Day 2 of the Québec-Finland Educational Expedition: Confidence is the key!

A surprising statement from a seasoned Finnish school principal: "The Finnish school system is entirely based on trust".

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ATTENTION! The English translation is automated - Errors (sometimes hilarious!) can creep in! ;)

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Our collaborator Marc-André Girard is on an educational expedition to Finland and the documents here!

We had the opportunity to visit the school Taidelukio, an artistic high school, which highlights the visual arts, music, interior design and architecture. Essentially, the school is attended by 310 students in grades 10 to 12, who are between 15 and 19 years old. They are supervised by about fifty teachers who share the subjects taught. A third of the courses are related to the arts and the rest are formed by the compulsory courses: Finnish, English, humanities, mathematics and, also, other courses such as philosophy, psychology and a third language like , for example, French.

What fascinates this school are two things that are completely different here, in Quebec or elsewhere in North America and in many European countries: the children are very often left to their own devices. Students have plenty of free time during the day and they can hang out at school or home if they wish. It is not uncommon to see them alone or in small groups in a room to work on school projects. School is accessible to them at all times.

You read correctly. Students can come to school anytime: early in the morning, late at night, on weekends. The obvious question was asked: Do you have staff at the school all this time? The response was rather unexpected: “No! Students who wish can ask me for the key. They can come whenever they want. They are in their house "! Do the students have the key to the school? I never expected to hear that in my professional life. I couldn't believe my ears! Incredulous, I asked random students to show me the key, which they hastened to do quickly and with great pride.

The director, Reima Härkönenlaughed at me. He patiently explained to me that the Finnish school system is entirely based on trust: “I have to trust the students if I want them to trust me”. Ditto for our teachers. The bond of trust must be solid. By giving them the key to the school, students realize how much the school belongs to them just as it belongs to the staff. They take responsibility for the latter and they develop a real feeling of belonging. This feeling of trust and commitment is mutual. Indeed, when the school needs a helping hand, the pupils are there and give back a hundredfold what they benefit from.

However, trust is not always acquired in the Finnish school system. Model, host and author Saimi Hoyer owns thePunkaharju Hotel, the oldest hotel establishment in Finland, built under the orders of Tsar Nicholas I in 1845. She is a proud ambassador of Punkaharju and its bucolic nature. It is difficult to understand why the children of the small town, well nested on a peninsula surrounded by the immense Saimaa lake, should see their school close so that they can be directed to Savonlinna, located 35 kilometers to the northwest. She did not hesitate to use her public notoriety to oppose this move and the municipality gave up the project ten years ago to even build a new primary school well integrated with the geographic particularities of the region. . Students can take advantage of the surrounding forest and the lake for their school activities. She still campaigns today so that the secondary school can also in turn be rebuilt in the same style as the primary school. The older ones are housed in a school which, according to Hoyer, clashes with the beauty of the surroundings in addition to being located next to an old disused bar and a factory manufacturing plywood. She asks candidly, even cynically: "I would like to know who had this brilliant idea to build a school in the only ugly corner of Punkaharju"!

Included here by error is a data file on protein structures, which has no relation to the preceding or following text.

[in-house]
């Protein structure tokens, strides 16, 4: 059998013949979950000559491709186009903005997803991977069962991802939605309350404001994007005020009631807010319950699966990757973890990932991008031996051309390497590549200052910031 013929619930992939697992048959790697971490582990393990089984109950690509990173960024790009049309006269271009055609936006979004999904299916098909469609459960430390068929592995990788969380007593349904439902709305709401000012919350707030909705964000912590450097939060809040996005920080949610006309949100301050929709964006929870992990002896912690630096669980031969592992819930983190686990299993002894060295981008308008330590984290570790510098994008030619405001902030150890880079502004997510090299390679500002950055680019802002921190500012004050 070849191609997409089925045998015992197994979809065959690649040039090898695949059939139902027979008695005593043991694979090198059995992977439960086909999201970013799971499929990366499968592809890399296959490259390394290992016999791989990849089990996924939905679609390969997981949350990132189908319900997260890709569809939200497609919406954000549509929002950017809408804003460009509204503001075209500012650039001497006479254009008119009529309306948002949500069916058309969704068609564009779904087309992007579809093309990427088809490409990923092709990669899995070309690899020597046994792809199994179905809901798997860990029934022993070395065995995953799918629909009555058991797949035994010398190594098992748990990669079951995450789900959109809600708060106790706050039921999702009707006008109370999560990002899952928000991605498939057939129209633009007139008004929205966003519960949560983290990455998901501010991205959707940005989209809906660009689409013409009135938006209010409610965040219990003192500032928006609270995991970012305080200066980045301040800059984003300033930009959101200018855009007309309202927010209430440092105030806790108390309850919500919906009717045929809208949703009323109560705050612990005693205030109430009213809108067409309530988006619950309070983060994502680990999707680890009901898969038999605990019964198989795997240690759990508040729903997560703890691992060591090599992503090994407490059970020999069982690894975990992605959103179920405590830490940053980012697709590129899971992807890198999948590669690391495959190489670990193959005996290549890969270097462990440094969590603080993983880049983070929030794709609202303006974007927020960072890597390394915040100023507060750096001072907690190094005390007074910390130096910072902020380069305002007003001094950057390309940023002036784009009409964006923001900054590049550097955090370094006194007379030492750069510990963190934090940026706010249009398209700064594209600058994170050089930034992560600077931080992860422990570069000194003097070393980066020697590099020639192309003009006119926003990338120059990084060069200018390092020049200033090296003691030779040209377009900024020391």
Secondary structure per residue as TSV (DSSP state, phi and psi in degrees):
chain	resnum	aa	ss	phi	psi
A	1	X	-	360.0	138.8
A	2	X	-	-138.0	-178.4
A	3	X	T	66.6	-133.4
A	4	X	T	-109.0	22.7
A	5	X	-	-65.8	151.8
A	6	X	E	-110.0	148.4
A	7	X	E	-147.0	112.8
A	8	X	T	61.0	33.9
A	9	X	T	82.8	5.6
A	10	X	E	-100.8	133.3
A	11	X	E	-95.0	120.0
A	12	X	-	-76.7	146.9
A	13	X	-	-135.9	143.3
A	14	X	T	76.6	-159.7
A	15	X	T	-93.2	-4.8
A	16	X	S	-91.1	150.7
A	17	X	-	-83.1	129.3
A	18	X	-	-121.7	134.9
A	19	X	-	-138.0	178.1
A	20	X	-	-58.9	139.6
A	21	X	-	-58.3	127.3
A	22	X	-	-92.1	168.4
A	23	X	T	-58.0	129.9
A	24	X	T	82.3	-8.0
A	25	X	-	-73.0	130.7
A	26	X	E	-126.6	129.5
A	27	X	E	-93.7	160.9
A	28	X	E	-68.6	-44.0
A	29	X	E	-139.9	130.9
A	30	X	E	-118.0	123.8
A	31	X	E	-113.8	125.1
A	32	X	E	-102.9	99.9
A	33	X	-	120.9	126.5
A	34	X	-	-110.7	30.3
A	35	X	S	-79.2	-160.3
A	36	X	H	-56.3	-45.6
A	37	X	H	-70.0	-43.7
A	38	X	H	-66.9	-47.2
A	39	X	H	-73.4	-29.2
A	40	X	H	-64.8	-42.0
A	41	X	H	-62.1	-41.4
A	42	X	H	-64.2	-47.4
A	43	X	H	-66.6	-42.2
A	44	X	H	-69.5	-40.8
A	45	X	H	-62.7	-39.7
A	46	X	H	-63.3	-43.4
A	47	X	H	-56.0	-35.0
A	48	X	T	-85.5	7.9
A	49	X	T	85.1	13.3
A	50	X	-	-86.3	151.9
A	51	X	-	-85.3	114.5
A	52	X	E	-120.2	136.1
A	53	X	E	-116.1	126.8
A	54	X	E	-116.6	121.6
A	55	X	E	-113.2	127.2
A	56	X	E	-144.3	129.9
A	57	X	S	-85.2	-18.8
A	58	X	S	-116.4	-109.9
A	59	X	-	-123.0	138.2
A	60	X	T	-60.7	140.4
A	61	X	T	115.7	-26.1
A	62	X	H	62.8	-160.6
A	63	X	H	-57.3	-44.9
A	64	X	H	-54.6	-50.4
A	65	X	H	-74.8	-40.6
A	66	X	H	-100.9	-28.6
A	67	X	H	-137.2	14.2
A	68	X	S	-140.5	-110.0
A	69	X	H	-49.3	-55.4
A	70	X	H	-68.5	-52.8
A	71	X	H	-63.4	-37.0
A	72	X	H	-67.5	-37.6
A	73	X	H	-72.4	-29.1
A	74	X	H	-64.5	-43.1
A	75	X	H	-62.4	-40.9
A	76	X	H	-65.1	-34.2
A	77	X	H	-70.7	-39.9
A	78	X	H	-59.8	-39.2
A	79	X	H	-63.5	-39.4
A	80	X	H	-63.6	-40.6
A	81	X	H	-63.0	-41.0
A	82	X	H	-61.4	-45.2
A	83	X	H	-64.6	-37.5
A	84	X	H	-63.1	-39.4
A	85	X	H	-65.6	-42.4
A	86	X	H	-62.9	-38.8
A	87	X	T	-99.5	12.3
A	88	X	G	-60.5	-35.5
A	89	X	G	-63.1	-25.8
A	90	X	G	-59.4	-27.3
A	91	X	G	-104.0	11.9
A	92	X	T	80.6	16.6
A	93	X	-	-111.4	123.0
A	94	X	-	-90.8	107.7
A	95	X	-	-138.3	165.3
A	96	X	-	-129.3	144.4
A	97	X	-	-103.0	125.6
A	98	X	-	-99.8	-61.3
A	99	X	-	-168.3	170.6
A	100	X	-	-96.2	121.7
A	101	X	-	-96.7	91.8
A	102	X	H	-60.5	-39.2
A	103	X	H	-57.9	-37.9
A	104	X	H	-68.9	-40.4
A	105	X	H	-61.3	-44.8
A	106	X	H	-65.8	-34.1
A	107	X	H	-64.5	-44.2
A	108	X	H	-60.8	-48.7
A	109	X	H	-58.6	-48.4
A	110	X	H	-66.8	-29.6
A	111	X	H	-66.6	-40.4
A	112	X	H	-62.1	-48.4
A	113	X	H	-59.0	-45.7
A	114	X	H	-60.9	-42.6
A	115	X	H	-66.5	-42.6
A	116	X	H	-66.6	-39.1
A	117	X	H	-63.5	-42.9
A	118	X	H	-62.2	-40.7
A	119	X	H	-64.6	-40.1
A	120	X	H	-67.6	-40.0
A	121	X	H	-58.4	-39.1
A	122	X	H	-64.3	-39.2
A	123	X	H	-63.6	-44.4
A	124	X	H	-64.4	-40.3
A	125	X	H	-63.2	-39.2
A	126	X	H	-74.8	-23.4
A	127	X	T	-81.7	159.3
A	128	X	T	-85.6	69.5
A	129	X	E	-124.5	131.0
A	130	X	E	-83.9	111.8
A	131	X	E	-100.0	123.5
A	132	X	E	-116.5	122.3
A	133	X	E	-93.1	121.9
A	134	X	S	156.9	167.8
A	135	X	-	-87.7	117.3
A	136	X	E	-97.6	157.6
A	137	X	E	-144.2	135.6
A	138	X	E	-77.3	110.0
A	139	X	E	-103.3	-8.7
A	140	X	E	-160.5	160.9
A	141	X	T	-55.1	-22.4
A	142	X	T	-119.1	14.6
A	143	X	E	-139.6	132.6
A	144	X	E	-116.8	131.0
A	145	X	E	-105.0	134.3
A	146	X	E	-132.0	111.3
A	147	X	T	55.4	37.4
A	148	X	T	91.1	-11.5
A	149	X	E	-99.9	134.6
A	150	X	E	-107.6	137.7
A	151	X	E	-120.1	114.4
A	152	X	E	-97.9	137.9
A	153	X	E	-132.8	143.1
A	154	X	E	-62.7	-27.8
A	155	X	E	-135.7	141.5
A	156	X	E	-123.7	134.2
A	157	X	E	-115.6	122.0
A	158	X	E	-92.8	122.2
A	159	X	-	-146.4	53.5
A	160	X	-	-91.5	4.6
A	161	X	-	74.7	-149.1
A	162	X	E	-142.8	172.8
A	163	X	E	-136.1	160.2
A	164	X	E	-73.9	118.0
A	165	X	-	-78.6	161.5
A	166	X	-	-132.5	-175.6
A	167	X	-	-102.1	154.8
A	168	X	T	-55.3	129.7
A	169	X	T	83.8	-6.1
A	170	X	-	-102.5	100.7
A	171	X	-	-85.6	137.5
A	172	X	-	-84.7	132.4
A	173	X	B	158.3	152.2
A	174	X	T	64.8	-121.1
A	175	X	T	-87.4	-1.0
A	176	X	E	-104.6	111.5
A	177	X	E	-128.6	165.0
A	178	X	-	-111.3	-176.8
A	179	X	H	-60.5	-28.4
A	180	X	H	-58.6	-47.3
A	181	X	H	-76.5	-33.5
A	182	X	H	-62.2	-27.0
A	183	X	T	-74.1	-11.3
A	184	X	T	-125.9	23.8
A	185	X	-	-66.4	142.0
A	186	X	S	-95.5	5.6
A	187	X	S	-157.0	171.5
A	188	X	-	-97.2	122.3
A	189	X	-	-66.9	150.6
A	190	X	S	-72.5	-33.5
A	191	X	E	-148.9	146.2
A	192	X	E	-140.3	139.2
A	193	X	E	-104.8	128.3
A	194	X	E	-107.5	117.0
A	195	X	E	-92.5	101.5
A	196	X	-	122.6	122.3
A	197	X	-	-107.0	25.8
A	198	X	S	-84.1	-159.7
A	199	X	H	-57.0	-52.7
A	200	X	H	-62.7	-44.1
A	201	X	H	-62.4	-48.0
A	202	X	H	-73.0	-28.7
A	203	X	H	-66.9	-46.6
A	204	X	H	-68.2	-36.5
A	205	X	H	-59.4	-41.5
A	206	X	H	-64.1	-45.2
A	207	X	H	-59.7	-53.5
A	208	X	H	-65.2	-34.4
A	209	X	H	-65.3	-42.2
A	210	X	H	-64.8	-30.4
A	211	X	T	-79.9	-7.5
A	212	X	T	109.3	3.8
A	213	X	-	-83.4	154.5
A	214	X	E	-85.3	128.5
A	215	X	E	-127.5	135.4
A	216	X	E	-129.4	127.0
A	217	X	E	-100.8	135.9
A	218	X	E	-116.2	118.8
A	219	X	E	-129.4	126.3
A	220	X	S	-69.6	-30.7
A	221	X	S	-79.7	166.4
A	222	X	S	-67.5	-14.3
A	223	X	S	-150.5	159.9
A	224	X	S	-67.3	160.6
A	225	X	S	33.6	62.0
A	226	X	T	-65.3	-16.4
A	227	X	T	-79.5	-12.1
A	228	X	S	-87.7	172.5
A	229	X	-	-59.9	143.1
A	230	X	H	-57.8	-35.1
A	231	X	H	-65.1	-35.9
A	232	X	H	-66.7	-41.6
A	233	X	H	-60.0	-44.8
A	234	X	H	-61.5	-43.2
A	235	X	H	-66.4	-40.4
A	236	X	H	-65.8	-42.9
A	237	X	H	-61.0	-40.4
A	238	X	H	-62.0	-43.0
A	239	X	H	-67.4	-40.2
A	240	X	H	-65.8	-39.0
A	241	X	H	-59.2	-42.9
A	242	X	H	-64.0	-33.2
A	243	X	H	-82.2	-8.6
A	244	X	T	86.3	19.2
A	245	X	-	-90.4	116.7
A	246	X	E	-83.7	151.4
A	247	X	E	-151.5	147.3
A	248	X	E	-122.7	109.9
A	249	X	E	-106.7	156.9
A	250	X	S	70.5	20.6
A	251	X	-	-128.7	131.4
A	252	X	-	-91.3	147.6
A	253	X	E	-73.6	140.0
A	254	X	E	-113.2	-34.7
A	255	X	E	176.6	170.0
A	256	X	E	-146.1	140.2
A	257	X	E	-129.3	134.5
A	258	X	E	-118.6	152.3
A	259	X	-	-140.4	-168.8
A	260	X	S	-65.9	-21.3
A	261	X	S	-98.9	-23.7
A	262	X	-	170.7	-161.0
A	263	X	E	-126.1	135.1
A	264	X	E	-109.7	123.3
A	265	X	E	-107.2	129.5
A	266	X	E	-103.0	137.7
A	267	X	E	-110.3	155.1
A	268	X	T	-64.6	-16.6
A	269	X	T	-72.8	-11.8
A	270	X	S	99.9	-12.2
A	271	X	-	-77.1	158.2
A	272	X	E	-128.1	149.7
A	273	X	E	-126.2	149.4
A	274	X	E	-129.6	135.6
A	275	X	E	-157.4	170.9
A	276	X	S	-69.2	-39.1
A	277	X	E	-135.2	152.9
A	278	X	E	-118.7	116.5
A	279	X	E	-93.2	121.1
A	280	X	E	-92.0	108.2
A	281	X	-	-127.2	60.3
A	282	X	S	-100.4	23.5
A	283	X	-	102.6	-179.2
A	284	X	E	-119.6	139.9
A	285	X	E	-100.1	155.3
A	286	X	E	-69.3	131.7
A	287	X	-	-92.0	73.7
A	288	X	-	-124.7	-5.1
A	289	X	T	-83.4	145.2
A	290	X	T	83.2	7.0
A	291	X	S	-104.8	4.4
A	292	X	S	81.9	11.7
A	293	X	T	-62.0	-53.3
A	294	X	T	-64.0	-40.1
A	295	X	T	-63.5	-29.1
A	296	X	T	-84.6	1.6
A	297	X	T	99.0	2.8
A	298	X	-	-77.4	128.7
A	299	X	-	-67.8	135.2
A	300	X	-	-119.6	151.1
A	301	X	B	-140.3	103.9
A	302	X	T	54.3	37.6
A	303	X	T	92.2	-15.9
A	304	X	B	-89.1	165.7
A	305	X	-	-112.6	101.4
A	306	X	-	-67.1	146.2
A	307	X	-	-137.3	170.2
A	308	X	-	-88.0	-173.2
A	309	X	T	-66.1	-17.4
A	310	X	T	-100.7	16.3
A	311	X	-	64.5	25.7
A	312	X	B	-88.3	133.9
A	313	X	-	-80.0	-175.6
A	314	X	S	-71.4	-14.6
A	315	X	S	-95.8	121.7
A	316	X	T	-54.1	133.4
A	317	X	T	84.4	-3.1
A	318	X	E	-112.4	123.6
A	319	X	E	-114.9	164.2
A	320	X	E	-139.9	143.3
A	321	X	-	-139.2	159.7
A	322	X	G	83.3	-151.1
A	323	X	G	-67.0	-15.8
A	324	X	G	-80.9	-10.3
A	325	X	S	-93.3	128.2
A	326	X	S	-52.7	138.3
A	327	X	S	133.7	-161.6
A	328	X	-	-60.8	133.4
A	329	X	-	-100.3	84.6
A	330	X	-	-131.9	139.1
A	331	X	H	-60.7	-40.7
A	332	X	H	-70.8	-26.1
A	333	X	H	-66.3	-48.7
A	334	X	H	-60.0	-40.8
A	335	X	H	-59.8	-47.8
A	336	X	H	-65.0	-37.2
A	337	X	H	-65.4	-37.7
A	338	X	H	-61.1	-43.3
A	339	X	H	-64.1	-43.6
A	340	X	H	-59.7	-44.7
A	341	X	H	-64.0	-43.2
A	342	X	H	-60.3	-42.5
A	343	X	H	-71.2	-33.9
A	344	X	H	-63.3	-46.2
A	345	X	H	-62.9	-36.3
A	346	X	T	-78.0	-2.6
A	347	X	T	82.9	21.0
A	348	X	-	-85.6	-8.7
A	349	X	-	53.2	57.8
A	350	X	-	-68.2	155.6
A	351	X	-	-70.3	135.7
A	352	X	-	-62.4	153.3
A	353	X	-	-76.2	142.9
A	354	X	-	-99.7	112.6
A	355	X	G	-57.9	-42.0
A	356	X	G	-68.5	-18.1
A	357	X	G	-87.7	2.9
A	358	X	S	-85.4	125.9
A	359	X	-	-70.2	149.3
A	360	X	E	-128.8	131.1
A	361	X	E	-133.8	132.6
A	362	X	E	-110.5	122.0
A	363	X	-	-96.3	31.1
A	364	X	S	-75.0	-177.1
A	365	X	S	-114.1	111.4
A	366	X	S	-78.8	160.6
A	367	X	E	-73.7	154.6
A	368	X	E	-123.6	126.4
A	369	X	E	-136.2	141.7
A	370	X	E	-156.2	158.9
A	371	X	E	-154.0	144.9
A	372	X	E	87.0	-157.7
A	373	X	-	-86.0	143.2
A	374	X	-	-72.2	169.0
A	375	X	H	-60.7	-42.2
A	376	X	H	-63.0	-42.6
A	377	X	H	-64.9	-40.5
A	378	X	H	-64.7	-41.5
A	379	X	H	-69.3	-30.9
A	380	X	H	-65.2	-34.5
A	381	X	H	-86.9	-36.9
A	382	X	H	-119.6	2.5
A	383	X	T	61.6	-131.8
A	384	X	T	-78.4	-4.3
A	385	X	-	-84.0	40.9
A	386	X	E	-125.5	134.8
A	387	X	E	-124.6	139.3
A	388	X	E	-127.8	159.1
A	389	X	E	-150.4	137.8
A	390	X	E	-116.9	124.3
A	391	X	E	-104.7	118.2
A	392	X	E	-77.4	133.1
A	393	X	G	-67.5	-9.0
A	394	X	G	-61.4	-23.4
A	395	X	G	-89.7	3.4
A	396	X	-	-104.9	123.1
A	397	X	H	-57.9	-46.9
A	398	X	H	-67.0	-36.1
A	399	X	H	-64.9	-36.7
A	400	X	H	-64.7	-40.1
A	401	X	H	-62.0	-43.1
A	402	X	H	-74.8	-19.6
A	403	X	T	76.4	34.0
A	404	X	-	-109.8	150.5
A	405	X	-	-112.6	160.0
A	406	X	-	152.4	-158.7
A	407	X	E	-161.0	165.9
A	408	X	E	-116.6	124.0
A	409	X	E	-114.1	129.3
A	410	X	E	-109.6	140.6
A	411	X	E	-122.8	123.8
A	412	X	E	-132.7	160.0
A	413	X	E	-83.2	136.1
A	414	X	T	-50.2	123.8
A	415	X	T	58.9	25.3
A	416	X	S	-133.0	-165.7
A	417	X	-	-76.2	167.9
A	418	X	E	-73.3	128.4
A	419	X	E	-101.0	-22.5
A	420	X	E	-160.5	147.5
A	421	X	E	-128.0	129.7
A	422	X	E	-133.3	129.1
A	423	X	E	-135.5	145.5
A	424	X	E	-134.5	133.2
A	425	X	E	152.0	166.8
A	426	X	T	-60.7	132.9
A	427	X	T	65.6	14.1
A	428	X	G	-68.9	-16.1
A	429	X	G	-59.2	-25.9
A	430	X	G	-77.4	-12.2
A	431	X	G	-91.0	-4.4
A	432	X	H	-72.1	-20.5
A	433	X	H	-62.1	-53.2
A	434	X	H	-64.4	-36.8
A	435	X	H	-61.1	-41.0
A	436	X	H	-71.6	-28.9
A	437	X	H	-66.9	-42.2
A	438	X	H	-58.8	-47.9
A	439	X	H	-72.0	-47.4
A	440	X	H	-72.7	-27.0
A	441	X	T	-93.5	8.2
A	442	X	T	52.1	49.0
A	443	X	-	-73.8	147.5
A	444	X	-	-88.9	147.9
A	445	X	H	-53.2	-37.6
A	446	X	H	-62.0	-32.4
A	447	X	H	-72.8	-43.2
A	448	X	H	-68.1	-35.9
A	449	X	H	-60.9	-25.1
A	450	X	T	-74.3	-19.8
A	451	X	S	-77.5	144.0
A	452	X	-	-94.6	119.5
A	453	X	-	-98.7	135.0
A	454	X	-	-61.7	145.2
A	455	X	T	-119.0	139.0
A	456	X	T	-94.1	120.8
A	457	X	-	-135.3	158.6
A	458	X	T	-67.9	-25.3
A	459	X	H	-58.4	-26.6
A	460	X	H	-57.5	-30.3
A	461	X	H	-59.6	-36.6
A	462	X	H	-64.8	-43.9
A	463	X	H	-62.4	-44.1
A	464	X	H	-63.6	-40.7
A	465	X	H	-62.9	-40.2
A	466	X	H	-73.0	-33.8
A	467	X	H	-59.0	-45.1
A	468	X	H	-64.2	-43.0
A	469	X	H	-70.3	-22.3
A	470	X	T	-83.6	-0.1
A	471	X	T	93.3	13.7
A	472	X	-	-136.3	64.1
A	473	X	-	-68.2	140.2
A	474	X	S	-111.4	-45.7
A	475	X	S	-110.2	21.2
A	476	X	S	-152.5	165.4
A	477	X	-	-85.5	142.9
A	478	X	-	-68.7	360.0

In short, even if confidence is at the heart of the Finnish education system, the fact remains that everything is not always rosy either!

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(Editor's note: The École branchée is happy to be a media partner of this expedition! Note that we are not, however, associated with the fundraising campaign.)

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About the Author

Marc-André Girard
Marc-André Girard
Marc-André Girard holds a bachelor's degree in social studies education (1999), a master's degree in history education (2003), a master's degree in education management (2013) and a doctorate in education (2022). He specializes in school-based change management and educational leadership. He is also interested in the 21st century competencies to be developed in education. He is a principal in a public high school and gives conferences on educational leadership, pedagogical approaches, change in schools and the professionalization of teaching. He has participated in educational expeditions in France, Finland, Sweden, Denmark and Morocco. In September 2014, he published the book "Le changement en milieu scolaire québécois" with Éditions Reynald Goulet and, in 2019, he published a trilogy on the 21st century school with the same publisher. He is a frequent contributor to L'École branchée on educational issues. He is very involved in everything that surrounds the professional development of teachers and principals as well as the integration of ICT in education. In March 2016, he received a CHAPO award from AQUOPS for his overall involvement. He is a recipient of the Régent-Fortin 2022 scholarship awarded by ADERAE for the significant contribution of his doctoral studies to the development of practice and knowledge in educational administration.

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